How does a base currency work? Back to list

Member SinceMar 07, 2022

Posts 155


Jun 23, 2022 a 02:10
When trading currencies, traders go long the base currency and short the other. Changes in interest rates, trade imbalances, and economic expansion can all influence the preference for one currency over another.

Traders conduct their business on off-exchange marketplaces and regulated exchanges called forex (short for "foreign exchange").

Pips are incremental quotation units for currency pairs. The pip is the fourth digit in a quote following the decimal point and represents .01 percent of one unit of money. An adjustment of one pip would change the quote from 0.8472 to 0.8473 or 0.8471.

Like stocks, currency pairs have bid-ask prices. Vendors receive bid prices, and buyers pay the requested prices. The market maker receives a spread, or distinction between the two prices. Exchanges compete on spread costs to attract clients.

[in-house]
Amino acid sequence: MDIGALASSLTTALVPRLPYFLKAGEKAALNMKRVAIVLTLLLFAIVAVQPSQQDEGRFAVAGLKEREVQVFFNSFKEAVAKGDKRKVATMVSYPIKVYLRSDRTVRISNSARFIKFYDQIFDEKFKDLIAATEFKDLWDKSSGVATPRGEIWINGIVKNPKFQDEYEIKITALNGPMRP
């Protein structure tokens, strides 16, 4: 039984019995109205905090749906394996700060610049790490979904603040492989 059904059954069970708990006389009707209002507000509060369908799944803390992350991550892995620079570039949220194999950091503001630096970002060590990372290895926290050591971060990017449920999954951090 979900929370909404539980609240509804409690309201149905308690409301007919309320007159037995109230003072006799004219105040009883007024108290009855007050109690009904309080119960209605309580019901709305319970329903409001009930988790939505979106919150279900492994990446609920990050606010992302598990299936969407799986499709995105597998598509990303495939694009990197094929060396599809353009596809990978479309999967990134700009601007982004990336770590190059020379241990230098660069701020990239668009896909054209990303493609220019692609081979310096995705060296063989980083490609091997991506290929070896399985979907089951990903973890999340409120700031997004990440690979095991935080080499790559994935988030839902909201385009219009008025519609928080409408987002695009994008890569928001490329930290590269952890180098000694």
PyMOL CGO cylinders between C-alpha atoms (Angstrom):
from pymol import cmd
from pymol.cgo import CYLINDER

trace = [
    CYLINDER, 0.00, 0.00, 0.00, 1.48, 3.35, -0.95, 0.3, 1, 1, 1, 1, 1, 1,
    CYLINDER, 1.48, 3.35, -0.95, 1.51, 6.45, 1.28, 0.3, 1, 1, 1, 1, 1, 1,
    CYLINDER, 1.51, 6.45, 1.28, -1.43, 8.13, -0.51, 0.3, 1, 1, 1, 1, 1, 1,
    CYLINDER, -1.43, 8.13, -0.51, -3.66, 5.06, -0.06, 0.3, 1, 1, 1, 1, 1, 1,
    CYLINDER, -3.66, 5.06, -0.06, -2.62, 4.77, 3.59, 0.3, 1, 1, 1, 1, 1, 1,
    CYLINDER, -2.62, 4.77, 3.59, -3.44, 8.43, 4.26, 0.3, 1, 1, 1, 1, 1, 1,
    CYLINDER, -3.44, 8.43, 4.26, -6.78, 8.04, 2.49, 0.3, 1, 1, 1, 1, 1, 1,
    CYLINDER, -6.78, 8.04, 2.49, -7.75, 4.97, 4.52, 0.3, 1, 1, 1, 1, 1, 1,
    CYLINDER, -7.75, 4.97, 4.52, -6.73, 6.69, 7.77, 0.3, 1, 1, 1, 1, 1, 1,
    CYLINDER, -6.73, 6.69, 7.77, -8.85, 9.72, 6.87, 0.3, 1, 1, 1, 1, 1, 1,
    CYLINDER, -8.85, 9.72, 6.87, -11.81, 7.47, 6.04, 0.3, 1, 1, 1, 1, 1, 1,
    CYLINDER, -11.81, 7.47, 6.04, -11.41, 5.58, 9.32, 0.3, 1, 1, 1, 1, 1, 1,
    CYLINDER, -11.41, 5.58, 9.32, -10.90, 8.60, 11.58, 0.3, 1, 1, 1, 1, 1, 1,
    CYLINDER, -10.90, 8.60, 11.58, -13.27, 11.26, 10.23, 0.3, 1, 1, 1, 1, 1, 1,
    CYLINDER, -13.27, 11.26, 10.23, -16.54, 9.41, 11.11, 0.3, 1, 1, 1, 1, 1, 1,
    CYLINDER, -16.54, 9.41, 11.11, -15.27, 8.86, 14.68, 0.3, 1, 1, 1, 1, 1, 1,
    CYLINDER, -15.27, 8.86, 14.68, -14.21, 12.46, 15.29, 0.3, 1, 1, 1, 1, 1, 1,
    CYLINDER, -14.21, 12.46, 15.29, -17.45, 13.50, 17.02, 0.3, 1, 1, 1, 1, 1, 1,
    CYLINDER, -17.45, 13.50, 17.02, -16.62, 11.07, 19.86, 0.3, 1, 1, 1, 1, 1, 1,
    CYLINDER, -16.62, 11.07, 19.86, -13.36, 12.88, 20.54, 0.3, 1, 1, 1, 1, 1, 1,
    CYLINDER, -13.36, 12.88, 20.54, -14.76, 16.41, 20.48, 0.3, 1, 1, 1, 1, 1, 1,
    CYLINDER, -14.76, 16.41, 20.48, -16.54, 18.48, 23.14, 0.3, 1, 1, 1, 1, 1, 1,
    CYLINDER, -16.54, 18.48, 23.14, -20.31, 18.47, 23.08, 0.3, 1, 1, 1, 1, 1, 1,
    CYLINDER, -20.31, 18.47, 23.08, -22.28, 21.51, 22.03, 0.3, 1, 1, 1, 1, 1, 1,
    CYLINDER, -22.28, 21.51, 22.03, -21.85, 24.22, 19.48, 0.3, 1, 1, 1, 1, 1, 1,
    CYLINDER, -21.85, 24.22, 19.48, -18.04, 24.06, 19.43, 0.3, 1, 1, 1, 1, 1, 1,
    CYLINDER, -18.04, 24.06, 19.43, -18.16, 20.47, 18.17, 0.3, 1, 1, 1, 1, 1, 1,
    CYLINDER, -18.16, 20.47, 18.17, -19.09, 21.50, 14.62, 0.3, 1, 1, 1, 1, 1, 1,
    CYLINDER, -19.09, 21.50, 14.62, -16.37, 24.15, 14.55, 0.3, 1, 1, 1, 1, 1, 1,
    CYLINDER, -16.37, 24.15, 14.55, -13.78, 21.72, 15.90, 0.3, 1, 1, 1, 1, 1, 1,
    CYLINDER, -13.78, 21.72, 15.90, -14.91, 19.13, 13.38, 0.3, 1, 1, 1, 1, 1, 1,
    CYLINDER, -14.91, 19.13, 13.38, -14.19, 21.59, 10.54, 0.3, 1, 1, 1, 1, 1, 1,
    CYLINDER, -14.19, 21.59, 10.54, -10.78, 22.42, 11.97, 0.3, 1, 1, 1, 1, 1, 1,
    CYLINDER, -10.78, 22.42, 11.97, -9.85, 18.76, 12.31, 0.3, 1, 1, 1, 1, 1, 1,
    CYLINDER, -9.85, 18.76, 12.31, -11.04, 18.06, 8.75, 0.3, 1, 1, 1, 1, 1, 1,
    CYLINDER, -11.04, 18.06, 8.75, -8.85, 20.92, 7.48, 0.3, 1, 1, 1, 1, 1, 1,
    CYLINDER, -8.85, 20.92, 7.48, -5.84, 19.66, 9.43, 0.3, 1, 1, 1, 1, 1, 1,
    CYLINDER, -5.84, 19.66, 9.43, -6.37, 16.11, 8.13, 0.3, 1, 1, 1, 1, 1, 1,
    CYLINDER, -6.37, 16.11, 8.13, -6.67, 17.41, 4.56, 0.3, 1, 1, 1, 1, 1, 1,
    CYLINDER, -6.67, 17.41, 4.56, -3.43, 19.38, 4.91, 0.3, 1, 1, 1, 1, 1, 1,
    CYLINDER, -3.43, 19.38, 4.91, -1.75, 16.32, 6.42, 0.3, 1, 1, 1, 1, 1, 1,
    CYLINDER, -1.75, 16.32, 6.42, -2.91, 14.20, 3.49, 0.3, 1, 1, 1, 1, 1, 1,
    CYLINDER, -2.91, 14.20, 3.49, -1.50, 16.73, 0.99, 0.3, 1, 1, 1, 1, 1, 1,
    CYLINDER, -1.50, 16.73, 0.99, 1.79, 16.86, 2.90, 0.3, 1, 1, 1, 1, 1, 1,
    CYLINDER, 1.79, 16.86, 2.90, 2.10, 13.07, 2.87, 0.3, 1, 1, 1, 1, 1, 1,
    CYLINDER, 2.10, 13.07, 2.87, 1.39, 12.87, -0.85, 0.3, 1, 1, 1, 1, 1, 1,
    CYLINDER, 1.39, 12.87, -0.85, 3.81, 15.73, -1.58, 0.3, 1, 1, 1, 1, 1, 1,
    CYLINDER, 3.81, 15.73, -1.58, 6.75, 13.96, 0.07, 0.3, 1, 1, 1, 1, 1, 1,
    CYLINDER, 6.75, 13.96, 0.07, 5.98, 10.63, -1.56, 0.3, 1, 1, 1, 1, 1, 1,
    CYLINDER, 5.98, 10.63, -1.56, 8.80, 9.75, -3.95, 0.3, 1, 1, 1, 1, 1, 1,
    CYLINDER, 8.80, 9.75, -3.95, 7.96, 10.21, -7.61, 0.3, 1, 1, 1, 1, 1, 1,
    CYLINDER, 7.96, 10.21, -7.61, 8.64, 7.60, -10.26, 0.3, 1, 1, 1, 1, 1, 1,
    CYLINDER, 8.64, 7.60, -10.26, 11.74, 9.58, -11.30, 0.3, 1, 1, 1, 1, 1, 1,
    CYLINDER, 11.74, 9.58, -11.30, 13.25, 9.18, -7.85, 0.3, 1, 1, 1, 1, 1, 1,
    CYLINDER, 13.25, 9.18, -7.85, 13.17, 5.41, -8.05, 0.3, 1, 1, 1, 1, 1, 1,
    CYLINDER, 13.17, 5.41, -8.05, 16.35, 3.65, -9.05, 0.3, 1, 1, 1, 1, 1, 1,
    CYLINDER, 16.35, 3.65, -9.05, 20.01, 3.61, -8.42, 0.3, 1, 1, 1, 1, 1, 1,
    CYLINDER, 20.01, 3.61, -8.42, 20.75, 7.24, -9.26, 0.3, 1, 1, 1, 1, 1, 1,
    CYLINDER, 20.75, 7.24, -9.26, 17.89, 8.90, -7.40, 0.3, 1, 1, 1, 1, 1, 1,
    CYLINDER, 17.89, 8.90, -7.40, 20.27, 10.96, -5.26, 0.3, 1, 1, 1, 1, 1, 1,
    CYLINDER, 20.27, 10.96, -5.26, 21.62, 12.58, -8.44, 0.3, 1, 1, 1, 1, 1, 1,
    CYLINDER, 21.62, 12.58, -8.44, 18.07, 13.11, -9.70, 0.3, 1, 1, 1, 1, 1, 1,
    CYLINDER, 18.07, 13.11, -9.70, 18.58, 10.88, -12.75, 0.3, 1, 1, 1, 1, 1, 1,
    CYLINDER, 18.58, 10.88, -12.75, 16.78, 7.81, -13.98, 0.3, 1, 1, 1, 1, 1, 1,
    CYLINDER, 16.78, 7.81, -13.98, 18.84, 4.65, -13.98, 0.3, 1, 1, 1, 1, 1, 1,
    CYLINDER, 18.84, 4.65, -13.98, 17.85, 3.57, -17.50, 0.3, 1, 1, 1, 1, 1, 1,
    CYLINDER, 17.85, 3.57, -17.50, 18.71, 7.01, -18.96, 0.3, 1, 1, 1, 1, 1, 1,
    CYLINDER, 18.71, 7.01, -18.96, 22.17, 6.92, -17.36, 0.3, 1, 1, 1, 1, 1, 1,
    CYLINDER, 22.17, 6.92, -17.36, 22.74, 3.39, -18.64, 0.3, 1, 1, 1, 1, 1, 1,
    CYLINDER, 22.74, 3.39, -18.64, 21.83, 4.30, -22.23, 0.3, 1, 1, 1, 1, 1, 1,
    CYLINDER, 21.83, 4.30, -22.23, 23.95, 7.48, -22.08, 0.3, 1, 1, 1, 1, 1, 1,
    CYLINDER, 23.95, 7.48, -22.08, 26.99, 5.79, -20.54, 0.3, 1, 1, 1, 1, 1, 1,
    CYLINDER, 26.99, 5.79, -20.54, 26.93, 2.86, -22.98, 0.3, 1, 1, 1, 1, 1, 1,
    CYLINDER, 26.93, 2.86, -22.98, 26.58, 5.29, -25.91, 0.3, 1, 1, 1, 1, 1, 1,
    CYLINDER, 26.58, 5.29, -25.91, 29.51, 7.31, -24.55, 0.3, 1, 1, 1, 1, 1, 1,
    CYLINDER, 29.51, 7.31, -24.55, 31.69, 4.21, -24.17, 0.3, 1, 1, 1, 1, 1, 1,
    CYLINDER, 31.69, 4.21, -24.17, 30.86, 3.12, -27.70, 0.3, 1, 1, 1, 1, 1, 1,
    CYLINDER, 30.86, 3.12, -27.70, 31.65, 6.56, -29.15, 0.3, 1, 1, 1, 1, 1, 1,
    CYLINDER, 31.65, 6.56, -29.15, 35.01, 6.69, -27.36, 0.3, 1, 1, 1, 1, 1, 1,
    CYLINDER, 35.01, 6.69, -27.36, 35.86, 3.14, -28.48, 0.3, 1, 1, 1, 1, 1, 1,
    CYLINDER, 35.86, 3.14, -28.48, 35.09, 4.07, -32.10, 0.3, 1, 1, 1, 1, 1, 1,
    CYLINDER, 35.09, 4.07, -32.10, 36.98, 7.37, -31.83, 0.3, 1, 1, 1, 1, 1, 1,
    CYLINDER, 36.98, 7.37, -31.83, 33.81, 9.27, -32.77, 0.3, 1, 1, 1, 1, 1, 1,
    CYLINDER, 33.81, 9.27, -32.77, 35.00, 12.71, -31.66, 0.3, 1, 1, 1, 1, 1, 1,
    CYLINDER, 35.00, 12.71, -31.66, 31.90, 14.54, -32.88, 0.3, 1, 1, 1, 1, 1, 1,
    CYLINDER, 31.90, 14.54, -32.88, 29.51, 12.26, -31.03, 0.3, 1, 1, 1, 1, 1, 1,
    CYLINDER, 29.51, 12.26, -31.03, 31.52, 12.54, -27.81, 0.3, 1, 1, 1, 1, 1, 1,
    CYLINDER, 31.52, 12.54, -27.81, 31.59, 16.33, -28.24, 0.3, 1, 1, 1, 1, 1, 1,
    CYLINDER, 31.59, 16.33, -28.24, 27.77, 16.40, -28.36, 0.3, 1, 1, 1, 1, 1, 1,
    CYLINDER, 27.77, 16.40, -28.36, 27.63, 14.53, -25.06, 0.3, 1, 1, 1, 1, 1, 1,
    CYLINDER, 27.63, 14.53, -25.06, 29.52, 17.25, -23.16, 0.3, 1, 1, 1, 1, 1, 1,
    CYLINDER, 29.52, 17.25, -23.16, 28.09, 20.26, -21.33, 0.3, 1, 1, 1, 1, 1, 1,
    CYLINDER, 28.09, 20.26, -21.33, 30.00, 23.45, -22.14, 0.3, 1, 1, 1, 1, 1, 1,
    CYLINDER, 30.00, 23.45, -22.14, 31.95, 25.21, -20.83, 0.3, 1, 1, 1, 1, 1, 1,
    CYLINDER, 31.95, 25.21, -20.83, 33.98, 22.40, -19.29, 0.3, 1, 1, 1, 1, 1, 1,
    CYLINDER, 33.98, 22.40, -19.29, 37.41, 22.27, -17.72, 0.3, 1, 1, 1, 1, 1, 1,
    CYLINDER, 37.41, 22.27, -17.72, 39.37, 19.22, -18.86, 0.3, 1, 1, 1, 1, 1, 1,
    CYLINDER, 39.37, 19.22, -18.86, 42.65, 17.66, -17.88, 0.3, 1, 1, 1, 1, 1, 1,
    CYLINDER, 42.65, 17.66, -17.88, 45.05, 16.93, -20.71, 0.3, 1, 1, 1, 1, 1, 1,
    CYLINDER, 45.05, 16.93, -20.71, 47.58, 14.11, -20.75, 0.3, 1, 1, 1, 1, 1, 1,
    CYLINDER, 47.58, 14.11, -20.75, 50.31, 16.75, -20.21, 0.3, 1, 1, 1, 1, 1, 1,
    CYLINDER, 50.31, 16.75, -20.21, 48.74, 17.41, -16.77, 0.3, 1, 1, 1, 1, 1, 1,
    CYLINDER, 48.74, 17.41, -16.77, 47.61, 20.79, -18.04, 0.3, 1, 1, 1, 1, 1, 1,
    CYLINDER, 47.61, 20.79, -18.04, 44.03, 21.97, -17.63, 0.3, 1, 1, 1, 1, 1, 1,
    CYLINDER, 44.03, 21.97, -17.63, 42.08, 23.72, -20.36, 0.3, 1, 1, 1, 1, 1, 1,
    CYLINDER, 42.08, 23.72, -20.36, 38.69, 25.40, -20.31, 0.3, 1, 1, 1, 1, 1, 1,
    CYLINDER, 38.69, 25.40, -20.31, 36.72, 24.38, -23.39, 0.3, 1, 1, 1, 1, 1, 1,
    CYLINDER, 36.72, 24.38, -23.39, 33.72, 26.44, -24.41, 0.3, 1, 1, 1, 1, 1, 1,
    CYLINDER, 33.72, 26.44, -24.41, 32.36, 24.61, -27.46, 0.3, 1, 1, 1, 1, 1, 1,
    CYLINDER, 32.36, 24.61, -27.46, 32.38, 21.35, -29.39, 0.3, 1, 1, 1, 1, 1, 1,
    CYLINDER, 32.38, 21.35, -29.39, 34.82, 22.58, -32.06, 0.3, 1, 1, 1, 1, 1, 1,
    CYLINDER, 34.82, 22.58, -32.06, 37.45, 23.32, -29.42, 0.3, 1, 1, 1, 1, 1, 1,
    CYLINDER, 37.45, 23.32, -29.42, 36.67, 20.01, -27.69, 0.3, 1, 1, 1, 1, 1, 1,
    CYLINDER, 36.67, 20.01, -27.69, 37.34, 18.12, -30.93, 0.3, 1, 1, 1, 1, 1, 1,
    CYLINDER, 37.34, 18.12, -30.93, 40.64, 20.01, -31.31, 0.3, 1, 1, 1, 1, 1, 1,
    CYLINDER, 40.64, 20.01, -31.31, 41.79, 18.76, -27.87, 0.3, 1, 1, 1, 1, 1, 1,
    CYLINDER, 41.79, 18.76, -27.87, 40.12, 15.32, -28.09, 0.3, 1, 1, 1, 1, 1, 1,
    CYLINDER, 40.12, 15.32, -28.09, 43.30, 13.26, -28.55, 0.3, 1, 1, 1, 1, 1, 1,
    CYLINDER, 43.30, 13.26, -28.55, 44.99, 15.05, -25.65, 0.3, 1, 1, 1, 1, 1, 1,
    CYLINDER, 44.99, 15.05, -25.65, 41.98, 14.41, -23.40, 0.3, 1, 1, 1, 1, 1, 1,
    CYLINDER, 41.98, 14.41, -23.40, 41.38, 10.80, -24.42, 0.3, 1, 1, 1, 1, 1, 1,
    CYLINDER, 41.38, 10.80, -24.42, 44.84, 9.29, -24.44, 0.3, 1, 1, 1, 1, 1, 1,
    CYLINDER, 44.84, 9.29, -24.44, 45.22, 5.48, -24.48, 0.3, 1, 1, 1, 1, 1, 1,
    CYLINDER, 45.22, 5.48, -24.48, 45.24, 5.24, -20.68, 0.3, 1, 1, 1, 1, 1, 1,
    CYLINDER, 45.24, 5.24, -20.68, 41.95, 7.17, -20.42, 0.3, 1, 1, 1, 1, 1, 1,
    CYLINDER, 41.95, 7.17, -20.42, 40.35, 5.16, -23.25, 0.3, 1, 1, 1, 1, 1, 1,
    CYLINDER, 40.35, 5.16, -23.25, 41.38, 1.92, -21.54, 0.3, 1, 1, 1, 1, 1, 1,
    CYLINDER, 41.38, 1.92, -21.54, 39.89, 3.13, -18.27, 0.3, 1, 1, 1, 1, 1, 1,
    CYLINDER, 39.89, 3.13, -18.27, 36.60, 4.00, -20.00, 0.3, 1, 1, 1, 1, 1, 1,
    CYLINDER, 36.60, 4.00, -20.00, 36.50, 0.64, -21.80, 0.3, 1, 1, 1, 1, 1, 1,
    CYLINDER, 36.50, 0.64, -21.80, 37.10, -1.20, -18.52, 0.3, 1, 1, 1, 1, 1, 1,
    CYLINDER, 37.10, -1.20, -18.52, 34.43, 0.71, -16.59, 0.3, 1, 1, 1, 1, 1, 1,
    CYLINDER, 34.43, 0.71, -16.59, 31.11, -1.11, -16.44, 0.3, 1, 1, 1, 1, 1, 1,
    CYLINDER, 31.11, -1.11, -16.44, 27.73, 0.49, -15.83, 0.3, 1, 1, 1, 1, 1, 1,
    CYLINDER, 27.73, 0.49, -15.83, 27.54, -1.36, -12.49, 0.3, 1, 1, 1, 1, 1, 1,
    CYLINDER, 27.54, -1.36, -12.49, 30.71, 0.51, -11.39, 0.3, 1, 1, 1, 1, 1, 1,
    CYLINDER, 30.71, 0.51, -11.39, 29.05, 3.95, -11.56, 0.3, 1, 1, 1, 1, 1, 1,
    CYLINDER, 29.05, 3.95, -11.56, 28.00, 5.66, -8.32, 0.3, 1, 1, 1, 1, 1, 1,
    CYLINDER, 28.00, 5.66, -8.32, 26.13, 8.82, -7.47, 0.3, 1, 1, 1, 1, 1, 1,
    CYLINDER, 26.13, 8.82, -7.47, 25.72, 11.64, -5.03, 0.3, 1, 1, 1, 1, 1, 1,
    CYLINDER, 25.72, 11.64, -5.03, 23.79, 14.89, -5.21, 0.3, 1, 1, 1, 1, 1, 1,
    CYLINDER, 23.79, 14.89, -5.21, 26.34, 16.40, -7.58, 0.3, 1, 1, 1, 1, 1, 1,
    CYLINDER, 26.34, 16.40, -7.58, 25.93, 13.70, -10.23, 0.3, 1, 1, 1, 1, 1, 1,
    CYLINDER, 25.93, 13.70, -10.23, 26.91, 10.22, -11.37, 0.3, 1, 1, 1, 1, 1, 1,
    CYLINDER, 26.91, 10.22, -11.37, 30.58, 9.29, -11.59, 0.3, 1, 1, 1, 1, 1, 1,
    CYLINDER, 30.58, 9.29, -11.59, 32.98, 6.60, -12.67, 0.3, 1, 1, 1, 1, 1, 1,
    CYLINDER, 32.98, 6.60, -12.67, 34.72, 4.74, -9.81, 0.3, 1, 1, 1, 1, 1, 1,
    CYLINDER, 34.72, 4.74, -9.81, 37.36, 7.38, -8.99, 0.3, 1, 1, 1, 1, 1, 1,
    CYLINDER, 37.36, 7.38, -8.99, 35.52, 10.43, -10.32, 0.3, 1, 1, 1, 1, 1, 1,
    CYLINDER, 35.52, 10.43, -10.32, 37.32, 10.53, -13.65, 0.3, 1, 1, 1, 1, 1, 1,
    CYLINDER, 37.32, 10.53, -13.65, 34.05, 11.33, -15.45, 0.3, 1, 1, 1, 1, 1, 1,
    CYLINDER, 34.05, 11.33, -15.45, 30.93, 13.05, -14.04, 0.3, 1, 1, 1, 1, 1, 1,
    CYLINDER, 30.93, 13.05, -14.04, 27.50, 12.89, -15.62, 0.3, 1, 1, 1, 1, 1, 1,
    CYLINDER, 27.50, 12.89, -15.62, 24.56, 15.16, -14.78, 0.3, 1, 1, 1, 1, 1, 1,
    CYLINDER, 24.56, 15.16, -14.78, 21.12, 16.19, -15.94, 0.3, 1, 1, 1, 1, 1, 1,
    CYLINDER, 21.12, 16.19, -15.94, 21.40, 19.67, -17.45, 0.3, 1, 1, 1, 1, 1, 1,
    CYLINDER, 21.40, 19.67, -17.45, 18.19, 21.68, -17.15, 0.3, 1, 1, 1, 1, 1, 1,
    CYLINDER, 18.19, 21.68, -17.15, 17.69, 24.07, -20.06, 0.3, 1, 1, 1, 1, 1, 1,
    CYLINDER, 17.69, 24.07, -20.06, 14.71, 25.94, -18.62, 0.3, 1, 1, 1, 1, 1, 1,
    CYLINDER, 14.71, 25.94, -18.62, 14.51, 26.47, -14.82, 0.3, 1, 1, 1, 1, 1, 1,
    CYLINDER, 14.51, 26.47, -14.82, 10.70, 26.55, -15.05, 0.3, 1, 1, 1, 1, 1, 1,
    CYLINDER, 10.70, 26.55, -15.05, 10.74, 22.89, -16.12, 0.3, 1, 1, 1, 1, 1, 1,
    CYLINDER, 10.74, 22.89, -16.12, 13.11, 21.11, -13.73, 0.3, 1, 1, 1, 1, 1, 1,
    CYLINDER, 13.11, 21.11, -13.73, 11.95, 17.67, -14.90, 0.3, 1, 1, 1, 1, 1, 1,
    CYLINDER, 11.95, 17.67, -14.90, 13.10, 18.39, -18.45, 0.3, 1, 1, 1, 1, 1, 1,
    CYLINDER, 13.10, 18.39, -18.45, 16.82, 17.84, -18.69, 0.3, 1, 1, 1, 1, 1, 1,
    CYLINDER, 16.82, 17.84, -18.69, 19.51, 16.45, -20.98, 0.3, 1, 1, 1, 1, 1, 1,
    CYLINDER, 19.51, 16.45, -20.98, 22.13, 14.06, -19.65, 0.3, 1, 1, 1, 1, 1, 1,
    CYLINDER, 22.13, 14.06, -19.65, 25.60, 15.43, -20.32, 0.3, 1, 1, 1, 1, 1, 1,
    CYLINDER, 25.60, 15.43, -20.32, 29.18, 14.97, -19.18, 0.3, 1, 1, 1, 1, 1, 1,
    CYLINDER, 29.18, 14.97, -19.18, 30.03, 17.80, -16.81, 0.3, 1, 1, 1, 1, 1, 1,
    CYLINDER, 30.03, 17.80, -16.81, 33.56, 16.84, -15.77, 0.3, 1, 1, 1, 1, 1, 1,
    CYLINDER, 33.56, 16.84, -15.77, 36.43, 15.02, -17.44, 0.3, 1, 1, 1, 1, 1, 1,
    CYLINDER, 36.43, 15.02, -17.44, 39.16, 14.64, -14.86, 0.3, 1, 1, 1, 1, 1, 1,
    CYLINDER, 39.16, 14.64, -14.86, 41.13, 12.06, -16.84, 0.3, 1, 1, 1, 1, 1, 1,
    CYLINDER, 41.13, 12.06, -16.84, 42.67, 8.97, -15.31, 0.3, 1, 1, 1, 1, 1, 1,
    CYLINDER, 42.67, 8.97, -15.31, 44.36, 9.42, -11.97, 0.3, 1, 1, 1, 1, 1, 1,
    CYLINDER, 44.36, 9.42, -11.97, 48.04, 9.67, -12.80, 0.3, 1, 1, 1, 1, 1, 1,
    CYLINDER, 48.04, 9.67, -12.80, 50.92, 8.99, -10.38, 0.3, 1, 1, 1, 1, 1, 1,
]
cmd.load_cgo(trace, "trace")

The spreads on more frequently traded currency pairs, such as the major pairs above, are lower because they are traded more frequently, enabling the exchange to profit from the volume.

Lots, or 100,000 units of the basic currency, are used in trading. This may seem like a sizable minimum commitment, and it is, but depending on the currency pair, margin requirements for Forex trading can be as low as 2%. Using dollars as the base currency, this means that if traders trade one lot, they only need $2,000 in their account to control $100,000 in the trade.

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